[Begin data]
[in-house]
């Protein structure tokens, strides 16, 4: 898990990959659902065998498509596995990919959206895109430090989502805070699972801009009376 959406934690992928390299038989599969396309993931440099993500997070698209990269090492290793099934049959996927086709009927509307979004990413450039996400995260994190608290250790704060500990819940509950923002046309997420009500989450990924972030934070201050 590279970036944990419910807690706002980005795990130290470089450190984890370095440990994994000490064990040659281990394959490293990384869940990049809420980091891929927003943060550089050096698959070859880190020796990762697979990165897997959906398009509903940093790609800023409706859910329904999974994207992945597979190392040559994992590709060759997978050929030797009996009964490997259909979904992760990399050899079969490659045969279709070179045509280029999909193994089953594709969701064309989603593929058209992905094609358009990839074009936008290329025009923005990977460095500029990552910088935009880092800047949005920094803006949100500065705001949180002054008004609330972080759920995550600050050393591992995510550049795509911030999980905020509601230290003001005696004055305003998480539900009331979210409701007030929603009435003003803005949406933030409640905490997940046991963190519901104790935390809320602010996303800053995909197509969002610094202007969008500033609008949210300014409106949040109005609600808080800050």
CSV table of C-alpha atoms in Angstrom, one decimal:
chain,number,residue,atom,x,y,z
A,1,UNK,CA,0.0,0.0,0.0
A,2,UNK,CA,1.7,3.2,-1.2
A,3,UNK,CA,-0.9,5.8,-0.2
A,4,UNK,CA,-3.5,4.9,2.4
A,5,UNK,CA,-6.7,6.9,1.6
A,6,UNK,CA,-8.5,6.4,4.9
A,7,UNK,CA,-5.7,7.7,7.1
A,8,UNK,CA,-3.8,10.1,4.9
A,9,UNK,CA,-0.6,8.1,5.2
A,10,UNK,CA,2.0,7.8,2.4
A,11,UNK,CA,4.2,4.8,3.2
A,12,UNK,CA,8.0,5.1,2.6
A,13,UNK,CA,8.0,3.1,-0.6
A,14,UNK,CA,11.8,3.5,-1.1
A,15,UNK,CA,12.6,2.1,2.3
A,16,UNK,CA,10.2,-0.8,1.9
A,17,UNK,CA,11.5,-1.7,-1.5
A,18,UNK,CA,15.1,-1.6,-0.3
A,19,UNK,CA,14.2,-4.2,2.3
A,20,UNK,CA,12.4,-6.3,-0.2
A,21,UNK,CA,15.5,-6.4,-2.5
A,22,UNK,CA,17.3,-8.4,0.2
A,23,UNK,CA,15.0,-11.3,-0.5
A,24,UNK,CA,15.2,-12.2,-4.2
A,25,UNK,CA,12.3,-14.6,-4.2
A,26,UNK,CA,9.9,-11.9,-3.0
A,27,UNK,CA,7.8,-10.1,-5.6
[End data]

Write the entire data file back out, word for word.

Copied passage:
[in-house]
């Protein structure tokens, strides 16, 4: 898990990959659902065998498509596995990919959206895109430090989502805070699972801009009376 959406934690992928390299038989599969396309993931440099993500997070698209990269090492290793099934049959996927086709009927509307979004990413450039996400995260994190608290250790704060500990819940509950923002046309997420009500989450990924972030934070201050 590279970036944990419910807690706002980005795990130290470089450190984890370095440990994994000490064990040659281990394959490293990384869940990049809420980091891929927003943060550089050096698959070859880190020796990762697979990165897997959906398009509903940093790609800023409706859910329904999974994207992945597979190392040559994992590709060759997978050929030797009996009964490997259909979904992760990399050899079969490659045969279709070179045509280029999909193994089953594709969701064309989603593929058209992905094609358009990839074009936008290329025009923005990977460095500029990552910088935009880092800047949005920094803006949100500065705001949180002054008004609330972080759920995550600050050393591992995510550049795509911030999980905020509601230290003001005696004055305003998480539900009331979210409701007030929603009435003003803005949406933030409640905490997940046991963190519901104790935390809320602010996303800053995909197509969002610094202007969008500033609008949210300014409106949040109005609600808080800050």
CSV table of C-alpha atoms in Angstrom, one decimal:
chain,number,residue,atom,x,y,z
A,1,UNK,CA,0.0,0.0,0.0
A,2,UNK,CA,1.7,3.2,-1.2
A,3,UNK,CA,-0.9,5.8,-0.2
A,4,UNK,CA,-3.5,4.9,2.4
A,5,UNK,CA,-6.7,6.9,1.6
A,6,UNK,CA,-8.5,6.4,4.9
A,7,UNK,CA,-5.7,7.7,7.1
A,8,UNK,CA,-3.8,10.1,4.9
A,9,UNK,CA,-0.6,8.1,5.2
A,10,UNK,CA,2.0,7.8,2.4
A,11,UNK,CA,4.2,4.8,3.2
A,12,UNK,CA,8.0,5.1,2.6
A,13,UNK,CA,8.0,3.1,-0.6
A,14,UNK,CA,11.8,3.5,-1.1
A,15,UNK,CA,12.6,2.1,2.3
A,16,UNK,CA,10.2,-0.8,1.9
A,17,UNK,CA,11.5,-1.7,-1.5
A,18,UNK,CA,15.1,-1.6,-0.3
A,19,UNK,CA,14.2,-4.2,2.3
A,20,UNK,CA,12.4,-6.3,-0.2
A,21,UNK,CA,15.5,-6.4,-2.5
A,22,UNK,CA,17.3,-8.4,0.2
A,23,UNK,CA,15.0,-11.3,-0.5
A,24,UNK,CA,15.2,-12.2,-4.2
A,25,UNK,CA,12.3,-14.6,-4.2
A,26,UNK,CA,9.9,-11.9,-3.0
A,27,UNK,CA,7.8,-10.1,-5.6